NEWS STORIES

Local interest in solar energy growingSubmitted: 08/19/2013

EAGLE RIVER - No matter how high energy prices get, our dependence remains the same. We see alternative energy production booming in other parts of the country, but many people feel like it's just not that feasible here.

One Northwoods couple says it is. Kevin and Marta Church own K and M Services, Inc. They've become certified to install solar panels, and decided to start with their own home.

The churchs aren't completely off the grid. That means they produce their own energy during the day, and use energy from WPS at night. But since the installation last October, the energy they buy from WPS has gone from 1,700 kilowatts per hour, to 400.

When they made the change, they found a lot of people had questions about solar energy.

"Some of the misconceptions are we don't have enough sun. We're on the same latitude line as Germany, and they're the largest solar producer in the world. It's just a matter of trees in the area," says Kevin Church.

The couples 24 panel project cost about $32,000. They hope it will have paid for itself in seven years.

But projects can be on a much smaller scale; even as small as four panels for about $1,500.

Energy companies like WPS encourage people to look into their options.

"For customers that do install solar generation or wind generation, Wisconsin Public Service does have a specific program to buy back any excess energy produced by those programs. It's called our net metering program," says Leah Van Zile, says Wisconsin Public Service.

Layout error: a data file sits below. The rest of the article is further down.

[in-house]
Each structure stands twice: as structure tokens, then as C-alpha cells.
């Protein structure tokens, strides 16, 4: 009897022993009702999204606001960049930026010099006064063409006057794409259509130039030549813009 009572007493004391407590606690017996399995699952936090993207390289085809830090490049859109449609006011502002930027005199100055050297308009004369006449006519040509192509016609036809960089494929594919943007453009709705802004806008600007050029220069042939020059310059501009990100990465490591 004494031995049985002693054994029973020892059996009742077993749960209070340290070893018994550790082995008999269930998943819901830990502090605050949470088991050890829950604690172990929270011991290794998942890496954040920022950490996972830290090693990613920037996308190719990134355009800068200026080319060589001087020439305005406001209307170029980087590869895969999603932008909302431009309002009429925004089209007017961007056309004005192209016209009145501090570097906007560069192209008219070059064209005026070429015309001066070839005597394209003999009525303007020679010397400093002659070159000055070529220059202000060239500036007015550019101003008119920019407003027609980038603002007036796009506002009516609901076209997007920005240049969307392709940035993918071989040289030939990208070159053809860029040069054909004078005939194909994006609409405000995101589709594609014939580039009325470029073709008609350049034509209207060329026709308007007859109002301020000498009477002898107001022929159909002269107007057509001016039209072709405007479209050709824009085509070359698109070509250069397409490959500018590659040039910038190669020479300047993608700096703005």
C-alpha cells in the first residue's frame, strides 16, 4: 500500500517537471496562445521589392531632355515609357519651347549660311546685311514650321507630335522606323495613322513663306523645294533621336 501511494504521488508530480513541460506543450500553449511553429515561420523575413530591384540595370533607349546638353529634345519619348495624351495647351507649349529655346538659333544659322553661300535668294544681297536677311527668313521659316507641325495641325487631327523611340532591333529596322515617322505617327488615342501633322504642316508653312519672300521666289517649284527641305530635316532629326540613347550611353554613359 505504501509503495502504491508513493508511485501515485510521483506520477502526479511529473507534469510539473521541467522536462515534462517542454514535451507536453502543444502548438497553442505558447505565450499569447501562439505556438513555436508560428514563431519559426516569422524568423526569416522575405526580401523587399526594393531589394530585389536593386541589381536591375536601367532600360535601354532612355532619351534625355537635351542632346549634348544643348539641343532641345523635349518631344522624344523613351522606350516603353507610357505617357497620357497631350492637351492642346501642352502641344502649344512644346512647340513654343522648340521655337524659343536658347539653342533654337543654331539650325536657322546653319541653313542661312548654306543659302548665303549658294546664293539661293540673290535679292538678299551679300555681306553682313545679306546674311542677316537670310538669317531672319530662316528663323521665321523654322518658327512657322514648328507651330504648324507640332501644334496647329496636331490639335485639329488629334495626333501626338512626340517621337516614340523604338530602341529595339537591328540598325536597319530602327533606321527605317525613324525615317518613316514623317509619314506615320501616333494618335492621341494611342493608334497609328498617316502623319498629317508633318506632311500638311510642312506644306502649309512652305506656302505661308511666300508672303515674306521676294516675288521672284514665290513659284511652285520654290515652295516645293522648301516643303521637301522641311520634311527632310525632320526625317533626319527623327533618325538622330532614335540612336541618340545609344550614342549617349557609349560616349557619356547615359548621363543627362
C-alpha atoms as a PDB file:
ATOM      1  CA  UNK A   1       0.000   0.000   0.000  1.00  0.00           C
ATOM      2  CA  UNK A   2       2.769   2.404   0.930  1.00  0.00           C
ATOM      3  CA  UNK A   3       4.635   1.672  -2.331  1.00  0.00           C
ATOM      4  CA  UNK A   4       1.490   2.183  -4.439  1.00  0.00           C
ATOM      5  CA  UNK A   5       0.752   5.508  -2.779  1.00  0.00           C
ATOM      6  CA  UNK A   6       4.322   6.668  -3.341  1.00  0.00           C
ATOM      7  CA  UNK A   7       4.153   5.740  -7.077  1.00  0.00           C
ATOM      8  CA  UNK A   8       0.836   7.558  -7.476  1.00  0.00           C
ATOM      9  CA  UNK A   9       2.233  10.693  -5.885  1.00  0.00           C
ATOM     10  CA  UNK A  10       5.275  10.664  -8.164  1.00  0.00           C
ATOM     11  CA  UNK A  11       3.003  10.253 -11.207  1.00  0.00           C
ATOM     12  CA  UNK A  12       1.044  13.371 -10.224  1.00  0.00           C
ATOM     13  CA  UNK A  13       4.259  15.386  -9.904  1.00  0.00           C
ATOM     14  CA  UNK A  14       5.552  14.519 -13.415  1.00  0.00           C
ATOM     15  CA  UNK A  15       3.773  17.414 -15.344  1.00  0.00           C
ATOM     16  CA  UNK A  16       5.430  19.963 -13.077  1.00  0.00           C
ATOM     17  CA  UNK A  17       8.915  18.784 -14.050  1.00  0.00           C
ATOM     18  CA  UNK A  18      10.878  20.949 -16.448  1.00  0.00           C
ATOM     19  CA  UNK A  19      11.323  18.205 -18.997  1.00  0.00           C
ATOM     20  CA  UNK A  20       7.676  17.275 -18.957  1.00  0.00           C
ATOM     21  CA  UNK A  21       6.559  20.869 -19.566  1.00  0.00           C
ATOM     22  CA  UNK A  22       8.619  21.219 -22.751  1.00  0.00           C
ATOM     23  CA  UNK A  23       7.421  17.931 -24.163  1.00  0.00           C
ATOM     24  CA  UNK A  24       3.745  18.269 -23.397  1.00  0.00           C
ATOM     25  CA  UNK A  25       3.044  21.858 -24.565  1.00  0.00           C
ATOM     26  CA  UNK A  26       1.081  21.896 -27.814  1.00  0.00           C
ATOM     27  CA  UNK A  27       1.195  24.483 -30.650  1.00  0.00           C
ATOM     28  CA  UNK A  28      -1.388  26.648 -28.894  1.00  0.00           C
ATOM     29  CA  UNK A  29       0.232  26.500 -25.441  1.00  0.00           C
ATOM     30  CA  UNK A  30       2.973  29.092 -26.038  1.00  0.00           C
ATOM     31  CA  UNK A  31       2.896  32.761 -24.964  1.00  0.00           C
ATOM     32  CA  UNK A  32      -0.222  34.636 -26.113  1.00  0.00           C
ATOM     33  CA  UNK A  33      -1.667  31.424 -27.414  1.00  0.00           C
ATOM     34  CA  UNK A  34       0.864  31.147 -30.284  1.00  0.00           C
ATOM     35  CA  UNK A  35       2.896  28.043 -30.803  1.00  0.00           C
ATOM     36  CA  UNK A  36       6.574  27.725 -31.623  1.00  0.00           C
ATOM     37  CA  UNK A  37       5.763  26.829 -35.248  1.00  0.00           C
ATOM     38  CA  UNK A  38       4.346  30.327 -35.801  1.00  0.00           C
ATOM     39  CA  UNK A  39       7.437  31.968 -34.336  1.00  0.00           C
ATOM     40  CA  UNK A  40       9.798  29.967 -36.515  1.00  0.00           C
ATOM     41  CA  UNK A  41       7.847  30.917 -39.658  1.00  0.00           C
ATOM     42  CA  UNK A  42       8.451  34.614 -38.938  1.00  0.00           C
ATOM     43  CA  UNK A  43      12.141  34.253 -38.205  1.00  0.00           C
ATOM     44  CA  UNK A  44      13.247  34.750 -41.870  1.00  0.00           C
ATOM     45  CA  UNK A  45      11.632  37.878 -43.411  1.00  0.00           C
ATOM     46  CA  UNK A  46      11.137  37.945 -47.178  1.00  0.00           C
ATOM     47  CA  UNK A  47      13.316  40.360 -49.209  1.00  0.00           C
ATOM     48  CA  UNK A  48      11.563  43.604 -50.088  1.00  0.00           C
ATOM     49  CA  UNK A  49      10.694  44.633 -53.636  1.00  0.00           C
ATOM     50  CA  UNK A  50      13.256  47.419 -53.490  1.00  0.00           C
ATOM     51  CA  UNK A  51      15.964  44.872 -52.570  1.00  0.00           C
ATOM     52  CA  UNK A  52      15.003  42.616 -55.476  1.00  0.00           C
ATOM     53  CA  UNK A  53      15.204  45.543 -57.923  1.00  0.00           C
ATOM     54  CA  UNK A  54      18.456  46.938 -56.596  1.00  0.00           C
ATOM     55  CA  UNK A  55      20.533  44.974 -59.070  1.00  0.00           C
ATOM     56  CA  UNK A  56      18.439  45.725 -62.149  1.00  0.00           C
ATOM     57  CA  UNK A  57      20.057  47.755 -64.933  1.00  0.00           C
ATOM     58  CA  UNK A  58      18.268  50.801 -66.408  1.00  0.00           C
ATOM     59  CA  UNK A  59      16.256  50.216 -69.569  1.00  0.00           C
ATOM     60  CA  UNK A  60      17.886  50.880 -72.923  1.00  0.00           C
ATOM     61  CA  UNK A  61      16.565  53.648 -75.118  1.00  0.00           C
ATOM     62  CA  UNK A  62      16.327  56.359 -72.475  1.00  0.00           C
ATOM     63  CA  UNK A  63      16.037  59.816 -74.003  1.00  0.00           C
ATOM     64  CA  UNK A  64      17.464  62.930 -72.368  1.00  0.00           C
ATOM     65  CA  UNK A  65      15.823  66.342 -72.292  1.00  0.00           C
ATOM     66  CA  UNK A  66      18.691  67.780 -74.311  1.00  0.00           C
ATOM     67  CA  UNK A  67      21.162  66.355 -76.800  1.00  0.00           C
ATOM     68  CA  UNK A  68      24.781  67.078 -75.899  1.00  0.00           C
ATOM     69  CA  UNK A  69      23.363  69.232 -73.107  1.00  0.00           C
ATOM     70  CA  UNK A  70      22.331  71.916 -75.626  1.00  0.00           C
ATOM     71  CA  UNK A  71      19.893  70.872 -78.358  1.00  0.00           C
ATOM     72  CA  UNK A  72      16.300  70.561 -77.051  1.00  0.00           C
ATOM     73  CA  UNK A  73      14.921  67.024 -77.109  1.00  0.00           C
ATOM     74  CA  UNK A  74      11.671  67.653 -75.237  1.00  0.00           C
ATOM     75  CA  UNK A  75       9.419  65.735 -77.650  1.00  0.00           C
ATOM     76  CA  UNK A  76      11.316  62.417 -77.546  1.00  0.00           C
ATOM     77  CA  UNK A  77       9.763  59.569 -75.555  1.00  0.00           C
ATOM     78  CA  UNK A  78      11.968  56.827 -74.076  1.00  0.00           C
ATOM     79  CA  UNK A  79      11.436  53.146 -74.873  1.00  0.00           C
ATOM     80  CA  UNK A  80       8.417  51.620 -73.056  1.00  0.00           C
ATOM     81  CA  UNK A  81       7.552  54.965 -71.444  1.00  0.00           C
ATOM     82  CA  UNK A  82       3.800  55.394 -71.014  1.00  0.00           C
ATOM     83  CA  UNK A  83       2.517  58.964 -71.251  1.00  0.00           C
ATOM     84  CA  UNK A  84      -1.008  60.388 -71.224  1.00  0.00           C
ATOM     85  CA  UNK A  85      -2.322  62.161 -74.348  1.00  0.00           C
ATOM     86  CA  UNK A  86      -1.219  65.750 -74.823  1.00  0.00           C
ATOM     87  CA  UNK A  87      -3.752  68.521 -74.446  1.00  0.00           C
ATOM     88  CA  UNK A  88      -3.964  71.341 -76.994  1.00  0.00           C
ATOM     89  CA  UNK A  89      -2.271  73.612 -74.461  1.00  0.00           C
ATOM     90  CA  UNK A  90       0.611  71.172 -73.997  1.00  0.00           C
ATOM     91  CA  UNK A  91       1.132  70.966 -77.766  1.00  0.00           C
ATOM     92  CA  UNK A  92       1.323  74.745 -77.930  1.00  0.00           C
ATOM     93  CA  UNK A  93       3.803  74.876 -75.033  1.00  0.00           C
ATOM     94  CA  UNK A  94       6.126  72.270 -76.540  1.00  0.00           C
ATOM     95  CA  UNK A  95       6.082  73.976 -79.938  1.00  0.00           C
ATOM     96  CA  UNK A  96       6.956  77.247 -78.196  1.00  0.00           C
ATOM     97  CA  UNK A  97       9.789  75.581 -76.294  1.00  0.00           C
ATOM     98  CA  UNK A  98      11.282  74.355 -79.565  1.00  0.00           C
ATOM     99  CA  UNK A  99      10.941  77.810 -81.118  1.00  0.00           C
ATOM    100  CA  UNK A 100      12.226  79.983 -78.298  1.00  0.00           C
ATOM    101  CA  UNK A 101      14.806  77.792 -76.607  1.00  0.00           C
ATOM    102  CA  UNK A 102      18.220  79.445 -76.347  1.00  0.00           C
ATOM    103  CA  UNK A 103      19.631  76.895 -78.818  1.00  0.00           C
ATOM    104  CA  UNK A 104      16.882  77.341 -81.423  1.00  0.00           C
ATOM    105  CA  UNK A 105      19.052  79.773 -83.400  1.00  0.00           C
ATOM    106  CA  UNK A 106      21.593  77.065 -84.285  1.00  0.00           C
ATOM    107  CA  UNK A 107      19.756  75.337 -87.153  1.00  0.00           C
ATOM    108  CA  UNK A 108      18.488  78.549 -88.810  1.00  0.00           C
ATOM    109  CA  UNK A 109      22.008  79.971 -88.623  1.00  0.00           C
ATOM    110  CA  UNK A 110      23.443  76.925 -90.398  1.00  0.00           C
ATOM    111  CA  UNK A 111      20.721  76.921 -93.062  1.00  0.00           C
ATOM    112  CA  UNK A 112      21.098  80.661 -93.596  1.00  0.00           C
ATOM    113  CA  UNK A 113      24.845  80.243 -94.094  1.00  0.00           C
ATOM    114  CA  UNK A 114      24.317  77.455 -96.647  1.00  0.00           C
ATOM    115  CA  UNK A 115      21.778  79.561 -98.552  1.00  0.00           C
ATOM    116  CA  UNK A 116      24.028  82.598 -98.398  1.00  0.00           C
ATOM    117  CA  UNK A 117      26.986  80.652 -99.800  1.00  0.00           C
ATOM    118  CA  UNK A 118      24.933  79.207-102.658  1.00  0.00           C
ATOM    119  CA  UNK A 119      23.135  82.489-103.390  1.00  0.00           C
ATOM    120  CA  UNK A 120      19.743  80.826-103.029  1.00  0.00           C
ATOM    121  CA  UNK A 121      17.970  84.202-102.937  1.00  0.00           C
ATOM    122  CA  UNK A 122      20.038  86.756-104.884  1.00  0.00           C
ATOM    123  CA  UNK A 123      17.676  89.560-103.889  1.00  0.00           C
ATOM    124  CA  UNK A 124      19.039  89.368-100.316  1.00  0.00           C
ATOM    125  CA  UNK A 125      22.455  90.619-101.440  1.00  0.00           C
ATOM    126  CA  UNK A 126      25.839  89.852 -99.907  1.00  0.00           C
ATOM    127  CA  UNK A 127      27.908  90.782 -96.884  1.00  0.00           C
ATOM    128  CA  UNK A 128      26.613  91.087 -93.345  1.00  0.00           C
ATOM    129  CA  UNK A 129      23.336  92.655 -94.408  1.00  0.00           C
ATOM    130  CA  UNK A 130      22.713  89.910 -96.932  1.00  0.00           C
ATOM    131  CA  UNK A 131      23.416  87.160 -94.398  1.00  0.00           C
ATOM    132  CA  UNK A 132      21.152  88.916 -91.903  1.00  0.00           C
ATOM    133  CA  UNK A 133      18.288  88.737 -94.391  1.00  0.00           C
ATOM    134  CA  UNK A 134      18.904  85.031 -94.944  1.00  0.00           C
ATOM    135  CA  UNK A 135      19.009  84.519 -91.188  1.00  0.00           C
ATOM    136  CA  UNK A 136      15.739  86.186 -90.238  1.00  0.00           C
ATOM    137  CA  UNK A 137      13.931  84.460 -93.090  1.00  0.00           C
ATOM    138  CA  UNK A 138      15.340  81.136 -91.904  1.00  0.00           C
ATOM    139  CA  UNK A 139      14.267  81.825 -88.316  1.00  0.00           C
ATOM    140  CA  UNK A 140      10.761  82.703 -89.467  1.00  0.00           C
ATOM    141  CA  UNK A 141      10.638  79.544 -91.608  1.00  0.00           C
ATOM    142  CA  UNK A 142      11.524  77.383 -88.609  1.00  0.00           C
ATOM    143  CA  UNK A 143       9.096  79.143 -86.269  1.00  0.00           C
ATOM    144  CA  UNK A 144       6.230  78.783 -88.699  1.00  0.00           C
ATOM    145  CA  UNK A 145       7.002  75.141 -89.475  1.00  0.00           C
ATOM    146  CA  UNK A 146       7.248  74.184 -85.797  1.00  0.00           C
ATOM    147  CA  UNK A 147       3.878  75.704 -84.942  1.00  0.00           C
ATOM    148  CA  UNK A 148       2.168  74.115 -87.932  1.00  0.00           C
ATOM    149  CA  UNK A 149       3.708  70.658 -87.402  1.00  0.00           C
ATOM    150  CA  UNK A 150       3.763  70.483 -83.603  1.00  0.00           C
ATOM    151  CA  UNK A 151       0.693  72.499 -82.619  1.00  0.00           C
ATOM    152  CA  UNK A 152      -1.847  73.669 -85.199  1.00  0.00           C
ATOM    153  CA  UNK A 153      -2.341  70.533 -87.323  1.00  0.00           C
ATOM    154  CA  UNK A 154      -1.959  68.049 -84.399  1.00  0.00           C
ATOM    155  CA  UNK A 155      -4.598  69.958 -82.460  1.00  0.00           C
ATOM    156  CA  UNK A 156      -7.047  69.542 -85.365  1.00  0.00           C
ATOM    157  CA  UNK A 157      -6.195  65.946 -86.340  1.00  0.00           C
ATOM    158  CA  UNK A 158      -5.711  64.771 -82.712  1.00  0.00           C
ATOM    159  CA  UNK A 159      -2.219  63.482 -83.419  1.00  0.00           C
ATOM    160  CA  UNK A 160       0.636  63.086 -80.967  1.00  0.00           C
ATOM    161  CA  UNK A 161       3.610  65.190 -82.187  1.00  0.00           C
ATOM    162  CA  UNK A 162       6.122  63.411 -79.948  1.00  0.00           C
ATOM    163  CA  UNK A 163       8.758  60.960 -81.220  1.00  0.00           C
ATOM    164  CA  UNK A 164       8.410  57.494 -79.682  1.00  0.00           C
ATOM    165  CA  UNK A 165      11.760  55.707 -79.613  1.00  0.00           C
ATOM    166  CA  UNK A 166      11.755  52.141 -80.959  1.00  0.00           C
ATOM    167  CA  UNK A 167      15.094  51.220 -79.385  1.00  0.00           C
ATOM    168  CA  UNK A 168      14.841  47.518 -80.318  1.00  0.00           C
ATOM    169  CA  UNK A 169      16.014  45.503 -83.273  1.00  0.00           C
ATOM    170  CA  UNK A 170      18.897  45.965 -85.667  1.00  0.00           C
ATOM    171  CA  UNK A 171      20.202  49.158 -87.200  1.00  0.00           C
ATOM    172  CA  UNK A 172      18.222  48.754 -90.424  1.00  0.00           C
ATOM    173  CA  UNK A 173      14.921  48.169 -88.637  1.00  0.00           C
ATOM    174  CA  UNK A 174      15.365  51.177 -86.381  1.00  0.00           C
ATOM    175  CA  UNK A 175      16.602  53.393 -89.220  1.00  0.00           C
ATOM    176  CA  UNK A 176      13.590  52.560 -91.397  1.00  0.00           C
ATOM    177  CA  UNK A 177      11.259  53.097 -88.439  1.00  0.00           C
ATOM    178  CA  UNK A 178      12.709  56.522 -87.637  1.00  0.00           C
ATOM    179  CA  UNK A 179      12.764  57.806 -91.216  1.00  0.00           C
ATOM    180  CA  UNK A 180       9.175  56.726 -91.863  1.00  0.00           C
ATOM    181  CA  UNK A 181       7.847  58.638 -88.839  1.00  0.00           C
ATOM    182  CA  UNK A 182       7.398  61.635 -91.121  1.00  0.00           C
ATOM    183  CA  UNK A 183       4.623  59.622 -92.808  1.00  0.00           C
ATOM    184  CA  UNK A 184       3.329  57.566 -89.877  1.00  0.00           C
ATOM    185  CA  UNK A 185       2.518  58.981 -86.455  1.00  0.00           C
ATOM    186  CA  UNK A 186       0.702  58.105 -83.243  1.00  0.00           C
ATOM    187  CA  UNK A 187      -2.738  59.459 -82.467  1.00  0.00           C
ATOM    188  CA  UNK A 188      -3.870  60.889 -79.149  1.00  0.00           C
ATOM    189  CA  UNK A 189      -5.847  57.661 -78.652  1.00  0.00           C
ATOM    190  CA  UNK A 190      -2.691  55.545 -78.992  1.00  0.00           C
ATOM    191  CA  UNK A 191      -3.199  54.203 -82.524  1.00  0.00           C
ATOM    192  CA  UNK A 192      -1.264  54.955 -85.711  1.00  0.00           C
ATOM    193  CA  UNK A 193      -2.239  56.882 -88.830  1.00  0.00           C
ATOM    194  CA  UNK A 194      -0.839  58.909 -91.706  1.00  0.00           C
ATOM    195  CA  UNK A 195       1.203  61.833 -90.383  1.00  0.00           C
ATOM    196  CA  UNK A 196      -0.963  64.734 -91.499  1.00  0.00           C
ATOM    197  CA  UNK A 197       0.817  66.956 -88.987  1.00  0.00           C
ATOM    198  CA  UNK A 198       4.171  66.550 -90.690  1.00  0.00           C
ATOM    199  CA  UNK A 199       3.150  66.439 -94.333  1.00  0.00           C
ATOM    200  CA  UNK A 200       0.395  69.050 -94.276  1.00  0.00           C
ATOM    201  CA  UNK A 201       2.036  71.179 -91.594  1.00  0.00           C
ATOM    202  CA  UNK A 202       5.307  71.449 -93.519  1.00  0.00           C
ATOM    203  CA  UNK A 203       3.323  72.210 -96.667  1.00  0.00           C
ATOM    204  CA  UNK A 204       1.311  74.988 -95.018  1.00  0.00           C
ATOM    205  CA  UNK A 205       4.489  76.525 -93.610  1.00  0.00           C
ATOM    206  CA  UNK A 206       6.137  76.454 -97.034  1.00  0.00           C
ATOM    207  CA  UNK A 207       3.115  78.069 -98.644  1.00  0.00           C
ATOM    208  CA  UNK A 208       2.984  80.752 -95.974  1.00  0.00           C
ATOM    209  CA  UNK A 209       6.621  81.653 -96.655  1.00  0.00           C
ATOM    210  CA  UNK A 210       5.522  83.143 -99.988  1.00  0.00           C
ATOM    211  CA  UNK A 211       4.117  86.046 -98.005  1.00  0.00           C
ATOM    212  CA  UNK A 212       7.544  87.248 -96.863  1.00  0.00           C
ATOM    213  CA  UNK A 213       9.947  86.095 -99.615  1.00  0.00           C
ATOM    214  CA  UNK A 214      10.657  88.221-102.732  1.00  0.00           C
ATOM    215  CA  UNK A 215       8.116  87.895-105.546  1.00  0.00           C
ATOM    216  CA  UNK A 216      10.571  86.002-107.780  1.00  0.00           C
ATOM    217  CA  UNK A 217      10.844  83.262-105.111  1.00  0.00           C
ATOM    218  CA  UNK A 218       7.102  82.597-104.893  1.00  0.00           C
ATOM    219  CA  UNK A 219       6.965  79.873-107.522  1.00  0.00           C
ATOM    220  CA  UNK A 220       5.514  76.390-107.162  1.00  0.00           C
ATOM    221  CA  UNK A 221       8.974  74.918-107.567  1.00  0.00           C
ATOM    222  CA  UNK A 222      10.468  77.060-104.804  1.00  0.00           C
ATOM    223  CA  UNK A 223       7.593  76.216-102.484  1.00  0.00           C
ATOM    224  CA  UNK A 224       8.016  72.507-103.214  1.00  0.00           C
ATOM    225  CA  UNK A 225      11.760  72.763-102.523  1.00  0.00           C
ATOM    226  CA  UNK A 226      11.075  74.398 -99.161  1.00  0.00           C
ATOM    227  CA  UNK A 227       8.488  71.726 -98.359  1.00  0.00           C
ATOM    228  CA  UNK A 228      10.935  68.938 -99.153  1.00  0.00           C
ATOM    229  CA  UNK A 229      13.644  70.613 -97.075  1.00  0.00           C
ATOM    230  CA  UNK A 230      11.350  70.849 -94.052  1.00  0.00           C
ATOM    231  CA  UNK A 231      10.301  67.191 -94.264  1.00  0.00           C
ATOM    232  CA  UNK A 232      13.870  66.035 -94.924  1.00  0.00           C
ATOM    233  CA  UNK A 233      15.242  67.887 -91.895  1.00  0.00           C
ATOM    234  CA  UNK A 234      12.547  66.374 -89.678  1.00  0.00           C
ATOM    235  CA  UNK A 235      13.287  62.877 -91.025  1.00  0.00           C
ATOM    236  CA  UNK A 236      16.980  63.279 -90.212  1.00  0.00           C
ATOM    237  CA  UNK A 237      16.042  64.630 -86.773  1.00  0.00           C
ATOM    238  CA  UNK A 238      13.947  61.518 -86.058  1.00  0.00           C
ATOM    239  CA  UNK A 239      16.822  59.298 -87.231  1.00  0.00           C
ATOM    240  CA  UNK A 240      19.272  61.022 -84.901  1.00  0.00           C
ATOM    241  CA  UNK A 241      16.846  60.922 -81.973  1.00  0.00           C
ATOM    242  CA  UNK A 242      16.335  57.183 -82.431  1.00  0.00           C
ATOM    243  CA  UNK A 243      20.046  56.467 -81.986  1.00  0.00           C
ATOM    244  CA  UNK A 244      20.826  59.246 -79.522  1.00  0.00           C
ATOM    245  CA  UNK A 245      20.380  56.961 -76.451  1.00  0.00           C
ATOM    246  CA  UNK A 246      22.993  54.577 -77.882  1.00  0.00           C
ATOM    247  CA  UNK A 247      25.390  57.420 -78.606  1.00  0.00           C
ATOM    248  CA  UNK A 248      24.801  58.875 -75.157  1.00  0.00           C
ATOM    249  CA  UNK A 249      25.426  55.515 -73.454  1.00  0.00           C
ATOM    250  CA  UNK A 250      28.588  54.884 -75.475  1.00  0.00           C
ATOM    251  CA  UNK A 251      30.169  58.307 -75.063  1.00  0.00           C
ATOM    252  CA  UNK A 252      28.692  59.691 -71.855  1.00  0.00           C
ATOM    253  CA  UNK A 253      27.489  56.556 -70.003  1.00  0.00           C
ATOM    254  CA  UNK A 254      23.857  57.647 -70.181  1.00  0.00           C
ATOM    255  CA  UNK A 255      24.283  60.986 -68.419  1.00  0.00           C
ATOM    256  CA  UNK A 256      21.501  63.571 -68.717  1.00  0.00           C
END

There are other incentives too. For example, the Churchs got $1,200 from Focus on Energy for their solar panel project. They also got a 30 percent federal tax credit.

The Churchs are among only a handfull of people certified to install solar panels in far Northern Wisconsin. But they say interest is picking up.



Story By: Lyndsey Stemm

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 IN OTHER NEWS
Asian Lady Beetles come out after winteringSubmitted: 04/17/2014

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ACROSS THE NORTHWOODS - Do bugs seem to be everywhere in your home, even though there's snow outside? One type of bug in Wisconsin spends the winter inside our houses! They look like Lady Bugs, but they are actually not native to this country.

"They're actually called a multi-colored Asian Lady Beetle. They can be anywhere from a pale yellow to a darker orange and they have black spots on them but you'll see some that don't have spots," says Kerri Ison, UW Oneida County Extension.

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Town members vote to move forward with purchasing landSubmitted: 04/17/2014

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MINOCQUA - Leaders on the Minocqua Town Board voted to buy lakefront land north of a park in town for nearly $300,000.

They needed approval from people in Minocqua first.

Community members unanimously approved the purchase Thursday night.

The land will most likely give room for Torpy Park to expand.

It could also mean extra parking and maybe even a public pier.

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Rhinelander food pantry volunteers Submitted: 04/17/2014